in the US they have to redesign the damn things if they want a bigger screen etc so of course it will take more work to get the phones out.


RE: Litigation FTW
By kmmatney on 2/29/12, Rating: 0
RE: Litigation FTW
By someguy123 on 2/29/2012 3:44:12 PM , Rating: 3
I find it odd that the courts allowed this type of behavior to continue, even though they have a virtual monopoly on the tablet market. Microsoft was a huge troll in its day but if it tried these types of tactics now in the software market it'd more likely lead to an antitrust suit against microsoft than a delay or outright ban of the offending party. For some reason people still assume Apple is the underdog, even though they're company value is one of the largest on earth and their revenue stream higher than microsoft at this point.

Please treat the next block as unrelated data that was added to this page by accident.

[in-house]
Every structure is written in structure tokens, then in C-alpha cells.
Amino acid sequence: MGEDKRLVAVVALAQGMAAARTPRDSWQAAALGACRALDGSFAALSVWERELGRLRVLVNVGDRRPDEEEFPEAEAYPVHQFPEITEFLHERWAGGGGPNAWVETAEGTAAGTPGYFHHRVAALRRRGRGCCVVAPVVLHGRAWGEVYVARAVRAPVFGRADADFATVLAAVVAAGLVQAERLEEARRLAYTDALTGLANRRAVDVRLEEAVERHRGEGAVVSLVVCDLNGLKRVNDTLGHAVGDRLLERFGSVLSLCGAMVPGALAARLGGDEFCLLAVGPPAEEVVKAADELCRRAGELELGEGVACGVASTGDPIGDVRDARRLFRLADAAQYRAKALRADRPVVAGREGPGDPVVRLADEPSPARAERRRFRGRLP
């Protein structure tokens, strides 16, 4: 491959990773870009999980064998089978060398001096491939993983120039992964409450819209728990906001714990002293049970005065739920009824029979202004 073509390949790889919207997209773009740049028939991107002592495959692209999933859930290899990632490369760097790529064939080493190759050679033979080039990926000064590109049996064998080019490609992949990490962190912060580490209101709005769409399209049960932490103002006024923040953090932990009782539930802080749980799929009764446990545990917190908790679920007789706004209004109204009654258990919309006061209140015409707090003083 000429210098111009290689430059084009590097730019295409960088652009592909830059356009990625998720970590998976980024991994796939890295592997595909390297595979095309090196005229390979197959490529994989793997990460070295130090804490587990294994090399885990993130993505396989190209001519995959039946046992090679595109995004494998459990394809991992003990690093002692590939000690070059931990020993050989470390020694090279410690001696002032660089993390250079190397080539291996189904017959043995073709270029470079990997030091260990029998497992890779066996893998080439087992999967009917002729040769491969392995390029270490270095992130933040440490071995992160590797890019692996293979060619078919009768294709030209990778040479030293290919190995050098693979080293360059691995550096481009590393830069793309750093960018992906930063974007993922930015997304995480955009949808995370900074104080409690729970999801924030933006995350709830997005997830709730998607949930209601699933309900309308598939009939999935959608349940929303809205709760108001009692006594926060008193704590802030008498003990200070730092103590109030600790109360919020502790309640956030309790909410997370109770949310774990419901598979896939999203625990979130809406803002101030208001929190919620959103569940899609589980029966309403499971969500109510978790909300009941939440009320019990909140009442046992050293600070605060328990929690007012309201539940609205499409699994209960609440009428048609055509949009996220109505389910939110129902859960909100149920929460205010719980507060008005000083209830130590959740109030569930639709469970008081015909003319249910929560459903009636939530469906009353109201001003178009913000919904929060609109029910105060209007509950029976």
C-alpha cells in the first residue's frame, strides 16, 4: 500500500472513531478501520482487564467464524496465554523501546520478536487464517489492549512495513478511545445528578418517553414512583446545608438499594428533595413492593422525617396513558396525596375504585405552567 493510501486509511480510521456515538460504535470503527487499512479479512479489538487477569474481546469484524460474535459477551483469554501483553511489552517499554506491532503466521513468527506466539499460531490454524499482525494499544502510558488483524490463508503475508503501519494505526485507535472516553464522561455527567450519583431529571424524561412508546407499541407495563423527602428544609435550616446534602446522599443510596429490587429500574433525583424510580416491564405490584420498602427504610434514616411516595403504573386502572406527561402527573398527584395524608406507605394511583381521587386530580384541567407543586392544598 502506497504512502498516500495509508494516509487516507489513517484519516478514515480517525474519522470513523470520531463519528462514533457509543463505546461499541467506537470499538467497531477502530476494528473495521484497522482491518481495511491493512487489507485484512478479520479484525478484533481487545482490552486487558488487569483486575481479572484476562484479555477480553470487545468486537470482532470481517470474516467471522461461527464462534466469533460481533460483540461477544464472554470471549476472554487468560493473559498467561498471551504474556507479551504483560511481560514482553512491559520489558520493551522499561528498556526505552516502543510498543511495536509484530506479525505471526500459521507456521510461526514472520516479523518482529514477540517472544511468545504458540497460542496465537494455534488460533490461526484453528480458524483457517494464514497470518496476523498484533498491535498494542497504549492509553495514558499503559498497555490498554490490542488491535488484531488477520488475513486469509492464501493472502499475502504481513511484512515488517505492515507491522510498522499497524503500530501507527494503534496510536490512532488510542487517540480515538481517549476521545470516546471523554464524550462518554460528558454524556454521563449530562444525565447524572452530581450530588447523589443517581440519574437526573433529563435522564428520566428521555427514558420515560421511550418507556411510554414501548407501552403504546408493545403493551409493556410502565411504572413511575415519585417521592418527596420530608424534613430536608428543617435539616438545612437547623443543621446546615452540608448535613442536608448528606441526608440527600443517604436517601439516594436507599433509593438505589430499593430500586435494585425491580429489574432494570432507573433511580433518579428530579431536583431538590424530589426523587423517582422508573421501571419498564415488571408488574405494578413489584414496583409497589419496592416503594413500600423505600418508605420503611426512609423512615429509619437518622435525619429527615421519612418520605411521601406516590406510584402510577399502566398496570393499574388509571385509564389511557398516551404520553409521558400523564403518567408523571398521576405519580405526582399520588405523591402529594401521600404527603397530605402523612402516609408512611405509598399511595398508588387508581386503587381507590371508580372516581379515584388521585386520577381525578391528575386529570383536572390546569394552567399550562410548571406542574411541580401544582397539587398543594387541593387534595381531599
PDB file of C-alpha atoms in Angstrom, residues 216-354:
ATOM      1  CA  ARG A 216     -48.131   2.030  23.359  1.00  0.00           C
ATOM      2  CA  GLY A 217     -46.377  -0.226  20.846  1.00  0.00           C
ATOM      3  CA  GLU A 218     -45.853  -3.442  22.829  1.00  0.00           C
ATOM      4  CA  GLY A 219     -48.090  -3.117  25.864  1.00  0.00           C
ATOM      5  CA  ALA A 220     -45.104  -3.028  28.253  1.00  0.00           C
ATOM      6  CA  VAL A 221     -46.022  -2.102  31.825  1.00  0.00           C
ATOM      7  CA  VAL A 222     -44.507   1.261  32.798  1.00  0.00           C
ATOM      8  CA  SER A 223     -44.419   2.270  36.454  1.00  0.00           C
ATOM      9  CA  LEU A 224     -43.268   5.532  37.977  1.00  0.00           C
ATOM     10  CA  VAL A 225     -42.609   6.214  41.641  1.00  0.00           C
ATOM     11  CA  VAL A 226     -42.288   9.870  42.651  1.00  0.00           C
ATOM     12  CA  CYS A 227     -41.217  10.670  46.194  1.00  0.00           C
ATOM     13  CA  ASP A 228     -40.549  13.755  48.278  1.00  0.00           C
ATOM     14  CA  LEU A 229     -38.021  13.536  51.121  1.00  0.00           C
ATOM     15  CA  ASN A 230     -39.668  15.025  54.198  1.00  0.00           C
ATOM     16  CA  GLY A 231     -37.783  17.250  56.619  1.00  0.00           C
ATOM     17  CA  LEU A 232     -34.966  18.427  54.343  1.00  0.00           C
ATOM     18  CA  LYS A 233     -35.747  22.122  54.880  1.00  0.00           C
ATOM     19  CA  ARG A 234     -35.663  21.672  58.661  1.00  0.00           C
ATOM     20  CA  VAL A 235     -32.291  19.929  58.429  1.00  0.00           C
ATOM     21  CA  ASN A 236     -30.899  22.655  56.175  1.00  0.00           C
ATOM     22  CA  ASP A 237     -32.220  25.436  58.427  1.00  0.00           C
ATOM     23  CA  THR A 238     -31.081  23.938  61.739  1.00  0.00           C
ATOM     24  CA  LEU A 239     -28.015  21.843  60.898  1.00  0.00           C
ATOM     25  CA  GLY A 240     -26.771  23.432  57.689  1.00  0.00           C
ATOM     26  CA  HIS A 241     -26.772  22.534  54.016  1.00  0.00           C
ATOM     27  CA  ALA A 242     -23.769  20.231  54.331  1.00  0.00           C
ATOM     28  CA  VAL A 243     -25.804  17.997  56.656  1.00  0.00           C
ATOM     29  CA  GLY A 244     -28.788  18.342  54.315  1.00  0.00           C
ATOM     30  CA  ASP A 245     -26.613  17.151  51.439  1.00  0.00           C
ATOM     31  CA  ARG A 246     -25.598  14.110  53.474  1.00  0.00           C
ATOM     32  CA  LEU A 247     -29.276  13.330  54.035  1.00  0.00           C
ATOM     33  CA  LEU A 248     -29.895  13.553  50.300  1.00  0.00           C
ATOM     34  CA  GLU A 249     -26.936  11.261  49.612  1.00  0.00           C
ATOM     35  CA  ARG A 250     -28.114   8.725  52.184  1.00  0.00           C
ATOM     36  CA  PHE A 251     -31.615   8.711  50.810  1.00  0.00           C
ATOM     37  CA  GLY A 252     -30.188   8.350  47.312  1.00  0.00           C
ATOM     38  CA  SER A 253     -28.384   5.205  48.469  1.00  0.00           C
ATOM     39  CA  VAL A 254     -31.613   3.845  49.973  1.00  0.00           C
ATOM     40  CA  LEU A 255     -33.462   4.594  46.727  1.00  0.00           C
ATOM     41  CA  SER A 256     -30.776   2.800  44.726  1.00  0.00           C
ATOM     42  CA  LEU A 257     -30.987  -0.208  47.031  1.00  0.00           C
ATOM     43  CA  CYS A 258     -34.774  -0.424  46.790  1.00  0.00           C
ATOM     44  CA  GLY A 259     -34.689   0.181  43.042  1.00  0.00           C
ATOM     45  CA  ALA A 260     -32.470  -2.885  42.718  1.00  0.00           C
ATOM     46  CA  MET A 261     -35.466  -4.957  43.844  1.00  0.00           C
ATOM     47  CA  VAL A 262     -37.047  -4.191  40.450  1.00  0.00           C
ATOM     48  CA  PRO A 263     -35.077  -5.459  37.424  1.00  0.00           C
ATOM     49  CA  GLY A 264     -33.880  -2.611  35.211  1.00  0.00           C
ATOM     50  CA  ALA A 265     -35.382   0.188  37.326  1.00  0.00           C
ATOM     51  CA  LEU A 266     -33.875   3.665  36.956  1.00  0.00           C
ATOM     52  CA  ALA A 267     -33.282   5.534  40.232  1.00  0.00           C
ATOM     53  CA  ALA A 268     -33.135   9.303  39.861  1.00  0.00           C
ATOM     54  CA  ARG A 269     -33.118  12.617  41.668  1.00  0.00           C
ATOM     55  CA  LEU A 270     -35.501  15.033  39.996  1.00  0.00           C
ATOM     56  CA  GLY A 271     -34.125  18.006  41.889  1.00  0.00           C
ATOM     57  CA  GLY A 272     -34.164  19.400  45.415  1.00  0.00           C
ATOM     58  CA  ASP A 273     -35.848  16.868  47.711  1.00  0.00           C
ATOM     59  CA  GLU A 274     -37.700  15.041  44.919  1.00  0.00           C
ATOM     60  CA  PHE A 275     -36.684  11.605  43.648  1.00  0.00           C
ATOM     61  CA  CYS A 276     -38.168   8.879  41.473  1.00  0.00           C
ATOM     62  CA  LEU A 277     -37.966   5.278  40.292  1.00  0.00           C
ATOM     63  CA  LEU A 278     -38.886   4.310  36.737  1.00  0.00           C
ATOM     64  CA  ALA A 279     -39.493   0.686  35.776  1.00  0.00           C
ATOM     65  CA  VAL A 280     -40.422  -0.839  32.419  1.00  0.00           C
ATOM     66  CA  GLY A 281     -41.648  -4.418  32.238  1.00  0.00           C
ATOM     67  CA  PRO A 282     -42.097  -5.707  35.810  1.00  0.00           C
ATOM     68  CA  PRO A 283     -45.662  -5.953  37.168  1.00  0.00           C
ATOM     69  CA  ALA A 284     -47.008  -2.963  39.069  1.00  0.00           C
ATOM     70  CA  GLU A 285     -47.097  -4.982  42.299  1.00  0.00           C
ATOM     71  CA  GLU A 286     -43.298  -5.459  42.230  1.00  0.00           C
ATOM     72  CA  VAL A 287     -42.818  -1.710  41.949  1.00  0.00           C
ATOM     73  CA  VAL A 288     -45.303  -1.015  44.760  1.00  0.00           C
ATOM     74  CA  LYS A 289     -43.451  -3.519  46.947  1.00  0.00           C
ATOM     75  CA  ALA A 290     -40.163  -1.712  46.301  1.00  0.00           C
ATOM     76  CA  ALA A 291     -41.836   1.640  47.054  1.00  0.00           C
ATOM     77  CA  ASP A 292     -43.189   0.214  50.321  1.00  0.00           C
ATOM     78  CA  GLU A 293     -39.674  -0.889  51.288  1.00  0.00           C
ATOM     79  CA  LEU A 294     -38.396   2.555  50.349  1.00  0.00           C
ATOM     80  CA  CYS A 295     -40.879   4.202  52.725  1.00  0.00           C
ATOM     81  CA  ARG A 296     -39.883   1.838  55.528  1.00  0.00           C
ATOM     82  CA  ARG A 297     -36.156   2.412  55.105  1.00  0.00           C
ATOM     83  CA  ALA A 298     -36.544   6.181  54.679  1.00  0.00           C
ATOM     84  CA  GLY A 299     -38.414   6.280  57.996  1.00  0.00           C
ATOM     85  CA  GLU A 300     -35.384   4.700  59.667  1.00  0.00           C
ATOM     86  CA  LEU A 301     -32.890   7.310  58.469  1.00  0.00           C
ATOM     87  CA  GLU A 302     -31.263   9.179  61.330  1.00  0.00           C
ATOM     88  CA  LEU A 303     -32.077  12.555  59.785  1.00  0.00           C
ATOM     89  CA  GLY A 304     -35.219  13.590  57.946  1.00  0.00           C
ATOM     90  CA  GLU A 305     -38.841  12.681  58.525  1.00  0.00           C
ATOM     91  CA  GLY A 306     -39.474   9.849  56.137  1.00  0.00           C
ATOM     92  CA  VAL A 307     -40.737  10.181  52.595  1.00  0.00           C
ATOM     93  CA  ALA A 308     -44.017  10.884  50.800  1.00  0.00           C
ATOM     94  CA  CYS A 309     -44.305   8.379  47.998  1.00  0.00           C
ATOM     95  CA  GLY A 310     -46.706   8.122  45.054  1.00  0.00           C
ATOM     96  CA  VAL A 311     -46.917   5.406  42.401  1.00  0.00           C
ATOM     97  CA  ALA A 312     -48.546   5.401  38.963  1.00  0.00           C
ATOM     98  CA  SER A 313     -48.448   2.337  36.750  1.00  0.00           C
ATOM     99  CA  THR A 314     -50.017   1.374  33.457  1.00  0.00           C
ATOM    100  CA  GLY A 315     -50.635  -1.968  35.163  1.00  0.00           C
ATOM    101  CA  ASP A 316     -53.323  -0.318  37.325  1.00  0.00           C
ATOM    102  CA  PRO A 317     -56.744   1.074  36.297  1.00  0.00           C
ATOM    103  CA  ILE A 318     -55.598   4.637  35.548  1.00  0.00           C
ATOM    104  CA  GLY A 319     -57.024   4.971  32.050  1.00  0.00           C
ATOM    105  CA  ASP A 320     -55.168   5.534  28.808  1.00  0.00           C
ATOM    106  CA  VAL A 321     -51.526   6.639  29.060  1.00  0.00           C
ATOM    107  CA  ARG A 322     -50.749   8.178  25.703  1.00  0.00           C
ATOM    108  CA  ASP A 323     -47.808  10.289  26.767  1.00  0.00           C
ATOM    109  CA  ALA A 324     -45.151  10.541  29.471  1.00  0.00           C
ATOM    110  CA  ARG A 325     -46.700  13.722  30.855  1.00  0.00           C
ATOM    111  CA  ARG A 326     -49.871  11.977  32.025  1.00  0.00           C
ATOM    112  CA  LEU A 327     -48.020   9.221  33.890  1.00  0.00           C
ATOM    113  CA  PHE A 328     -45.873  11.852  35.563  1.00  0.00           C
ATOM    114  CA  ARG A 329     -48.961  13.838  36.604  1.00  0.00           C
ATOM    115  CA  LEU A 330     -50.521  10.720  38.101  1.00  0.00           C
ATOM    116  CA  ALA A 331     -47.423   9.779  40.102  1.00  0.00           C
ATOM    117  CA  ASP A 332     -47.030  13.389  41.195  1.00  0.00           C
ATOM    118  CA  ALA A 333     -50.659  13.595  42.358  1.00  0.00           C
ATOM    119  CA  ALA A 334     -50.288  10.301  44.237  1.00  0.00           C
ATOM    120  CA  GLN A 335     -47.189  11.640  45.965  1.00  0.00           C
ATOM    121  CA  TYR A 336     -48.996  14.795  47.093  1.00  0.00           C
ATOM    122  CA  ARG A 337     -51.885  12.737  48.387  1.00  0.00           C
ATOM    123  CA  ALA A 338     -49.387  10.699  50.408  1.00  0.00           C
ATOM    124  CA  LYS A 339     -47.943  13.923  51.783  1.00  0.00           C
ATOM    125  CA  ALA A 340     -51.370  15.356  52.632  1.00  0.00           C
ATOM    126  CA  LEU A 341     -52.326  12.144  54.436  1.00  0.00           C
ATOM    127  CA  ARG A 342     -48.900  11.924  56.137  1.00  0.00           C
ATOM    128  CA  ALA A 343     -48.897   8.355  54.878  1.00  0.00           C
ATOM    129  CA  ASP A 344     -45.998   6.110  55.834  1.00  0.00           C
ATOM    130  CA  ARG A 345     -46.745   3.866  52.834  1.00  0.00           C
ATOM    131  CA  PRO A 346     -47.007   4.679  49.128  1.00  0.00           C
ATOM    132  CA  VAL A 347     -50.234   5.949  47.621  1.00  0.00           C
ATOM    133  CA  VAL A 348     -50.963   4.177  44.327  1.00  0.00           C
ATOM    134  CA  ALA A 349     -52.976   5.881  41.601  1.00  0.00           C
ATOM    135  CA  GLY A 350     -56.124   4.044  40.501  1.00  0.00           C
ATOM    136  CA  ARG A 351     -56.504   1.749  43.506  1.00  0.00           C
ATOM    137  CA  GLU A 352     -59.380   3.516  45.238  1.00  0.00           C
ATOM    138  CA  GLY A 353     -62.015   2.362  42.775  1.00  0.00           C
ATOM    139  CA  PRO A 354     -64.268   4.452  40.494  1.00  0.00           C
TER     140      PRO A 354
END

RE: Litigation FTW
By TakinYourPoints on 3/1/2012 2:27:18 AM , Rating: 2
Apple's litigation is silly mainly because they have no competition in the tablet market either way. To think that the current split between iOS and Android tablet sales exists even a little bit because of litigation is silly.

The lead that the iPad has in terms of app ecosystem and developer support, raw performance and hardware speed (most people don't know hardware specs or benchmarks but they do know when the interface or an app is smooth), and global mindshare (Amazon is the only legit competitor in this regard, and they are only selling a crippled device right now) are all huge hurdles for any competitor to get over, and this is even before talking about litigation over Samsung's designs.

This is about as massive as the gulf between Windows and desktop Linux. A few people will get the Linux desktop for whatever reason, but the leader in terms of performance, applications, developers, and centralized support is still Windows. The same parallel applies to the iPad and Honeycomb/ICS tablets.